The Maker movement is a unique combination of artistry, circuitry, and old-fashioned craftsmanship. Certainly, learning by doing or “making” has been happening since our ancestors refined the wheel.
Don’t treat making as a sidebar to an already overtaxed curriculum. As you investigate the principles behind teaching STEAM via making, you’ll see sound research from many educators throughout history, including Jean Piaget who, in 1973, wrote:
[S]tudents who are thus reputedly poor in mathematics show an entirely different attitude when the problem comes from a concrete situation and is related to other interests.
In 1972, Seymour Papert predicted what many complain is the state of today’s apps and programs for modern students:
[T]he same old teaching becomes incredibly more expensive and biased toward its dumbest parts, namely the kind of rote learning in which measurable results can be obtained by treating the children like pigeons in a Skinner box.
Indeed, many of us go on first our first techno-rush as kids playing with erector sets, Legos, and the Radio Shack electronic kits. In a day when everyone thinks, “There’s an app for that,” many educators believe that we’re missing the point of technology if we think its best use is programming kids to memorize math facts. Students don’t want to use apps — they want to make them.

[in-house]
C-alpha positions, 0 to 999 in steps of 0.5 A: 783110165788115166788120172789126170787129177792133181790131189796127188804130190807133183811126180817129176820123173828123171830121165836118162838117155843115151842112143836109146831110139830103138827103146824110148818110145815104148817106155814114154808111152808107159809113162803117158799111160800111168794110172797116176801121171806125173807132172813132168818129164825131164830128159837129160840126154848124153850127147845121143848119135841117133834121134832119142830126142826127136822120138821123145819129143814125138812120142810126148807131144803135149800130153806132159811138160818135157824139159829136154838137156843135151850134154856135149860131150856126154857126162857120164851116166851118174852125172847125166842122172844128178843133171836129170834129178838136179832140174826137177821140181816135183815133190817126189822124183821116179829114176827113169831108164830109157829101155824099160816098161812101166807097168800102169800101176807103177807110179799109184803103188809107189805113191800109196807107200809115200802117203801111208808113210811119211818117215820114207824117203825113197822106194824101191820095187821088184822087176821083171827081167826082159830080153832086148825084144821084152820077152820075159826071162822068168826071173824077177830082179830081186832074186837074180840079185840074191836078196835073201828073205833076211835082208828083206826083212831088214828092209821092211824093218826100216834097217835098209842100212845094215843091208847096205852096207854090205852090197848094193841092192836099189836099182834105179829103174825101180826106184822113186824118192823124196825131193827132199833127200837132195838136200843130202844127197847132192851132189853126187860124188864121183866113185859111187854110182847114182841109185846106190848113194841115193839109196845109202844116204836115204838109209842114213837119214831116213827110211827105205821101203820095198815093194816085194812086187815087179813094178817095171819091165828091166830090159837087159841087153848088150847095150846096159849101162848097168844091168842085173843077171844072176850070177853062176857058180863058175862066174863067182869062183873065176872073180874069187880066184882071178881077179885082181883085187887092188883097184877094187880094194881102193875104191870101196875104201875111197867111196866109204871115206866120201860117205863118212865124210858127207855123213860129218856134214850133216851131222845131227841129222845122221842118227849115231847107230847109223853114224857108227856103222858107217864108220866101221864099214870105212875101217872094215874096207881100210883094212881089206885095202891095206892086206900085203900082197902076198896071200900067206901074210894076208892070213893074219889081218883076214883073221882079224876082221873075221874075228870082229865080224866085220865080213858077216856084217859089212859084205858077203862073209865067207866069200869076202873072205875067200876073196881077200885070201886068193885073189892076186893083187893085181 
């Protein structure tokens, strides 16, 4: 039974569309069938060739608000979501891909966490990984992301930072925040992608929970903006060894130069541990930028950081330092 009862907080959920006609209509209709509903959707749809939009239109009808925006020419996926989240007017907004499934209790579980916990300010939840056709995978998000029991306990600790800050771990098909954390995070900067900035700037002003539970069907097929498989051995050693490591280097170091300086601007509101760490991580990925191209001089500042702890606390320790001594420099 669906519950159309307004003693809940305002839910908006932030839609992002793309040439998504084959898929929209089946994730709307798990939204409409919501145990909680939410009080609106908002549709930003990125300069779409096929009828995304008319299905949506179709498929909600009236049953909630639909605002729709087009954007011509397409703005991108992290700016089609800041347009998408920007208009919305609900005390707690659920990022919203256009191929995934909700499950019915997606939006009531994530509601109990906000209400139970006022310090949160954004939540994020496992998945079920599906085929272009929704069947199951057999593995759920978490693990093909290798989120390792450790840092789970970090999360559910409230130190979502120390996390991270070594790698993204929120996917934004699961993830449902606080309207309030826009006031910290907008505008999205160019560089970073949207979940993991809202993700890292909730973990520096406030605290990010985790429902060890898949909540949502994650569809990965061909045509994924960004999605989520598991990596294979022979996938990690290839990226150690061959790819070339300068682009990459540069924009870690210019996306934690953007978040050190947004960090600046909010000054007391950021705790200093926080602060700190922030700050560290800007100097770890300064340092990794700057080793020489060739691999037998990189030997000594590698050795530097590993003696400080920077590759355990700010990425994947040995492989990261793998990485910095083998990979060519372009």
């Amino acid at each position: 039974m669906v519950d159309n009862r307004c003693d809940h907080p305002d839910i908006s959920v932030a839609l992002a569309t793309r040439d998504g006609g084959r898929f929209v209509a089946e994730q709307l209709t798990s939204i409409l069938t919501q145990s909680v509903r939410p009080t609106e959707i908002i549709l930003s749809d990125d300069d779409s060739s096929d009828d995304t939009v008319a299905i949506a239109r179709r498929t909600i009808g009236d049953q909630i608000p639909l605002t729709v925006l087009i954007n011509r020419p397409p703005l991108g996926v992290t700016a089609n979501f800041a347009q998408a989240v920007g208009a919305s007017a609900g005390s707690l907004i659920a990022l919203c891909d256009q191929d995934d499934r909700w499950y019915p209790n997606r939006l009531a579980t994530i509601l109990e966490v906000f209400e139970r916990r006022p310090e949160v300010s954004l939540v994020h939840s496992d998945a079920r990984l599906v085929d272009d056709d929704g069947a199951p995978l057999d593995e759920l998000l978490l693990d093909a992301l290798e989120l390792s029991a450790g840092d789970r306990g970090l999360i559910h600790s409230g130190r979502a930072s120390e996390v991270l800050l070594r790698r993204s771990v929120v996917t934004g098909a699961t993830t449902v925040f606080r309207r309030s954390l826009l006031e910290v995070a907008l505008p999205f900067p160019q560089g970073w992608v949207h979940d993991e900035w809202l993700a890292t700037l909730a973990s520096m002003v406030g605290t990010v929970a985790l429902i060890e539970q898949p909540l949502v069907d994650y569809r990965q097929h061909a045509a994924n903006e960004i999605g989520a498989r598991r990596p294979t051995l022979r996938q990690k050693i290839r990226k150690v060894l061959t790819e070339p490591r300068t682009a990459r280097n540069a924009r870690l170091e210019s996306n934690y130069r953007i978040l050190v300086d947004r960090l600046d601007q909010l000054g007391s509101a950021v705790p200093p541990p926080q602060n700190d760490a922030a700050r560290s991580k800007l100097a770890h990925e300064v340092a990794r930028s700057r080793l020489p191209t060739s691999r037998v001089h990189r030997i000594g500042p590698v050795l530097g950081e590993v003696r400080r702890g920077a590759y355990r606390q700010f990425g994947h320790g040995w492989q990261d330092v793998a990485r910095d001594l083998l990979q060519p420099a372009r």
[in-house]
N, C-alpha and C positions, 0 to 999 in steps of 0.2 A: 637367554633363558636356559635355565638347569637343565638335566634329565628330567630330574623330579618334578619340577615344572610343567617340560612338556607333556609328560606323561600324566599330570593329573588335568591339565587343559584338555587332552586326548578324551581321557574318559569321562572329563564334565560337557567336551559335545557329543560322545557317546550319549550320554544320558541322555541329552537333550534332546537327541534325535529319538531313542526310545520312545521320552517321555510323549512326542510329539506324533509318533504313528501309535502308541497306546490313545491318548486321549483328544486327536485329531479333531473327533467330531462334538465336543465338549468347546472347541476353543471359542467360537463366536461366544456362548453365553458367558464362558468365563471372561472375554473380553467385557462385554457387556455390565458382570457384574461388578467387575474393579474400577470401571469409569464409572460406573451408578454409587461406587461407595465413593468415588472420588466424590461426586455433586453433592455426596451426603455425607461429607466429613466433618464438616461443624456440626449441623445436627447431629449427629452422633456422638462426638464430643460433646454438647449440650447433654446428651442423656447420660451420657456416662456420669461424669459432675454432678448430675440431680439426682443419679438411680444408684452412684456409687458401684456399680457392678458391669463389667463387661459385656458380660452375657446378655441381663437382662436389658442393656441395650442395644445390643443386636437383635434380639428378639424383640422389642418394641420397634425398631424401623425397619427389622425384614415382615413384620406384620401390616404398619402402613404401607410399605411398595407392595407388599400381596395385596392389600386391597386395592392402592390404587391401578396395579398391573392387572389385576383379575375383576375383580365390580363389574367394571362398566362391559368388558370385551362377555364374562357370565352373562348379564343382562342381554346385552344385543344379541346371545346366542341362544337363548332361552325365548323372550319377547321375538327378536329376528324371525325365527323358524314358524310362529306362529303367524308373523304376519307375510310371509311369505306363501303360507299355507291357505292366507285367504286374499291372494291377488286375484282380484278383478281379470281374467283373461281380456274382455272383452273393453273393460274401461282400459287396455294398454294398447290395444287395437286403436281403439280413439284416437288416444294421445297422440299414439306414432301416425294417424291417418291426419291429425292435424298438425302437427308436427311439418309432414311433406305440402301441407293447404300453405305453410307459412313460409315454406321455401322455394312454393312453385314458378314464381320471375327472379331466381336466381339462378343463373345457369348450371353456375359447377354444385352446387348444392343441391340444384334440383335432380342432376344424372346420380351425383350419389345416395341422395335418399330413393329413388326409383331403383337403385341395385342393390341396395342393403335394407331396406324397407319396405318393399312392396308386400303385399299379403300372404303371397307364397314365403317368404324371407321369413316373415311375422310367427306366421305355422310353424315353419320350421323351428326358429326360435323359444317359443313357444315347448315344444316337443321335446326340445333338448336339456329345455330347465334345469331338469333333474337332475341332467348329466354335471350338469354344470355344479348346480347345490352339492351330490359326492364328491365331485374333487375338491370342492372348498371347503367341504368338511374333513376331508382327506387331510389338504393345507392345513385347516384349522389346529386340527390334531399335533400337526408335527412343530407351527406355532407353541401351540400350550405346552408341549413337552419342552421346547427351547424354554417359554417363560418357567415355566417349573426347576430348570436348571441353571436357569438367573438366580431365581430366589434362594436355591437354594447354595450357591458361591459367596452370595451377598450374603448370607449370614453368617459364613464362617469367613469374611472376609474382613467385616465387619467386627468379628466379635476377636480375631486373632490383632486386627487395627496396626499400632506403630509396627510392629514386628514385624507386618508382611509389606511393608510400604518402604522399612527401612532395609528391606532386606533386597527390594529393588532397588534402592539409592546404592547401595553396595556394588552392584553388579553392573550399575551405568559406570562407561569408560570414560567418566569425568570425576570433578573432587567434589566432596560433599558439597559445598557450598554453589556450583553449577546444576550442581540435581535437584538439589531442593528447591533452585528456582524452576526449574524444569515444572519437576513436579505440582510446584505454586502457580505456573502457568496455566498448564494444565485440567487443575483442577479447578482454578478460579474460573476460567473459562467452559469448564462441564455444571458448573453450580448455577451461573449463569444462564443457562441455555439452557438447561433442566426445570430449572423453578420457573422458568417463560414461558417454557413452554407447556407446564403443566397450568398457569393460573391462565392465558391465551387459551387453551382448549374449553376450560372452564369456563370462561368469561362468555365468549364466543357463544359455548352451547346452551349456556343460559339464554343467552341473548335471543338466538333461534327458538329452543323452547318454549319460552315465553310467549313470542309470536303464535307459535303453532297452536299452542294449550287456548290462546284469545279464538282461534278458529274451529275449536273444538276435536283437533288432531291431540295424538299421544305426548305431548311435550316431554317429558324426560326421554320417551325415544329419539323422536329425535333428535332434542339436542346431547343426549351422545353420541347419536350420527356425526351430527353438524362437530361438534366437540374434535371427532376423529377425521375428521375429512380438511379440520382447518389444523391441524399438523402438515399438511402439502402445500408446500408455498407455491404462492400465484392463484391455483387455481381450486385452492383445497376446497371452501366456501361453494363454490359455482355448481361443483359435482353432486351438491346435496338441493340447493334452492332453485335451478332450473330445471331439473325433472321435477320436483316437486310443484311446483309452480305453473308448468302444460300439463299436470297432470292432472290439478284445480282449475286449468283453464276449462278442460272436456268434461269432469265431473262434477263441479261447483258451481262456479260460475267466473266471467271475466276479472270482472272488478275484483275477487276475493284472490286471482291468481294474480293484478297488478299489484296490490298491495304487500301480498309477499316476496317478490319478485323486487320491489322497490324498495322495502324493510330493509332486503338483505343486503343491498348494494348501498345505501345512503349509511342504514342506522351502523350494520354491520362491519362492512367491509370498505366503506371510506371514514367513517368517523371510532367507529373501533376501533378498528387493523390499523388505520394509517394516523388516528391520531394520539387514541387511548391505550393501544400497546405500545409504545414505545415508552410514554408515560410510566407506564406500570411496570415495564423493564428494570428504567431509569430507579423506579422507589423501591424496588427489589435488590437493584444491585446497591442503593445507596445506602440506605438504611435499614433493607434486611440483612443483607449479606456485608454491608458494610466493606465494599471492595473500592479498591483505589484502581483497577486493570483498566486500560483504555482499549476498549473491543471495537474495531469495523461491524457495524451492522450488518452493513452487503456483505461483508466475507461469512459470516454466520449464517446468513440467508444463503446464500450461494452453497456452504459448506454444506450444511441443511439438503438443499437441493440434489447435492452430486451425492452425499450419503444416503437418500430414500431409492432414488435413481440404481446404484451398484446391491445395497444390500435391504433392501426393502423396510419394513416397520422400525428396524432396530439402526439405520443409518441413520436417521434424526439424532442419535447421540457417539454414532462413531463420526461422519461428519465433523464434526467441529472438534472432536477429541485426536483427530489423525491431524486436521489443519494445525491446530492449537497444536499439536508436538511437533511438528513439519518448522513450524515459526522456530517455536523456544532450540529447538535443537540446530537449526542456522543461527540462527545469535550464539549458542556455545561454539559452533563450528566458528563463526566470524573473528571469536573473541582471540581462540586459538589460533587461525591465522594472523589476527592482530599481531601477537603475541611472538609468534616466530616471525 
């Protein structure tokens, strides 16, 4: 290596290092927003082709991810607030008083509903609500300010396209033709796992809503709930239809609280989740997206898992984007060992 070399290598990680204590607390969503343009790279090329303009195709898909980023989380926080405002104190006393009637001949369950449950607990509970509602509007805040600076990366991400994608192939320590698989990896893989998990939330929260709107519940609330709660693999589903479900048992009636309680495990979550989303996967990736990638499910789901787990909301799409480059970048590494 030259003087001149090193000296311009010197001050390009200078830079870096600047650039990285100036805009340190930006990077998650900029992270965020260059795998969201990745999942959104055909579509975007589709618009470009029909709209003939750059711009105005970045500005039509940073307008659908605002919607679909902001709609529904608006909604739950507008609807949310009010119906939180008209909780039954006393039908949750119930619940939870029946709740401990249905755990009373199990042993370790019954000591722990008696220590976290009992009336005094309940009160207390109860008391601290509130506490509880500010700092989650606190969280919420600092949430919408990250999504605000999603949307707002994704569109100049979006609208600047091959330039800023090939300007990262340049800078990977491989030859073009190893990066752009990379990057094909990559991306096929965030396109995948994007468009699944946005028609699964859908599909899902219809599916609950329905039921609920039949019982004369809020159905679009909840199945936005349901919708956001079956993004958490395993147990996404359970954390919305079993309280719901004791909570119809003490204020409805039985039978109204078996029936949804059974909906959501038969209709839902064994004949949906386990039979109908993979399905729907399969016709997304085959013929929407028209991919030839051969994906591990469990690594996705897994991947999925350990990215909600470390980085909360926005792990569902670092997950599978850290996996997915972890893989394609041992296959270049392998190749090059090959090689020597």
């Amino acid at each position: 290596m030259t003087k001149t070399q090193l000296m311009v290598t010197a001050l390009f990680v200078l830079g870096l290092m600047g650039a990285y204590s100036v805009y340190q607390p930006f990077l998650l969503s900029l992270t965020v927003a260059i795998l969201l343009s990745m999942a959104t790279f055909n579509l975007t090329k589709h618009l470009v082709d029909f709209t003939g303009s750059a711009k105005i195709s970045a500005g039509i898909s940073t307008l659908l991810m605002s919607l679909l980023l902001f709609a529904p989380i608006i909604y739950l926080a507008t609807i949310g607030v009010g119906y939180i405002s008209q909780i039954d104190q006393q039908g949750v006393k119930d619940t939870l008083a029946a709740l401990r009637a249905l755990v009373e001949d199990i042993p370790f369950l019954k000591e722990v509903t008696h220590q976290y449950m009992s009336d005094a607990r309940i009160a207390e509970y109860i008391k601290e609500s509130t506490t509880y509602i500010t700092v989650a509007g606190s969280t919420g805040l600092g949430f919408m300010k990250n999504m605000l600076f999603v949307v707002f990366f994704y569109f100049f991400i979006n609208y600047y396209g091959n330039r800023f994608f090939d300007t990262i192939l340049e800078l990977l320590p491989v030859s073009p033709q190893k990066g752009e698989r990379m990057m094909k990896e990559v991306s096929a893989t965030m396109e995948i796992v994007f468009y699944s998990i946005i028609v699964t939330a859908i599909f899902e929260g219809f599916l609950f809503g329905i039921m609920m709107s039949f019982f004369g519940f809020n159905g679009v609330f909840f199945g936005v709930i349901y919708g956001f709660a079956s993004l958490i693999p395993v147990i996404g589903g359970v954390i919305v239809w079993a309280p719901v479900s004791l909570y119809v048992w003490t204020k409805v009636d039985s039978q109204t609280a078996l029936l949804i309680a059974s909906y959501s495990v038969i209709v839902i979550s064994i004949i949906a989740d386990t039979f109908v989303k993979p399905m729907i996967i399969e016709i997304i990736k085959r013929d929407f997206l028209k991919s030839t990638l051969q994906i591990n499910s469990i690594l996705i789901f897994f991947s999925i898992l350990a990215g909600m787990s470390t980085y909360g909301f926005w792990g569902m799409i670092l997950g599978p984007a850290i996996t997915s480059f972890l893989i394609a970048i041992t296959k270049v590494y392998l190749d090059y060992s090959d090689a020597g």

Sylvia Martinez and Gary Stager write, in Invent to Learn, a book that some call the “Maker in Education bible”:
Maker classrooms are active classrooms. In active classrooms one will find engaged students, often working on multiple projects simultaneously, and teachers unafraid of relinquishing their authoritarian role. The best way to activate your classroom is for your classroom to make something.
A new generation of inventors is surfing the tide of the Maker movement. These classrooms emphasize making, inventing, and creativity. Let’s look at the terminology and trends that will help educators understand the Maker movement.
Society’s Move Toward Making
Here’s a quick overview of history and terminologies.
This bi-monthly magazine was first released in January 2005 by Dale Dougherty. It focuses on the Do It Yourself (DIY) and Do It With Others (DIWO) mindsets. Every issue features step-by-step projects that often use household materials to make complex gadgetry and inventions.
These massive events were initially created by Make Magazine to “celebrate arts, crafts, engineering, science projects,” and DIY. The first Maker Faire was in April 2006 in San Mateo, California. Dozens of Maker Faires and mini Maker Faires have become a worldwide celebration for makers everywhere.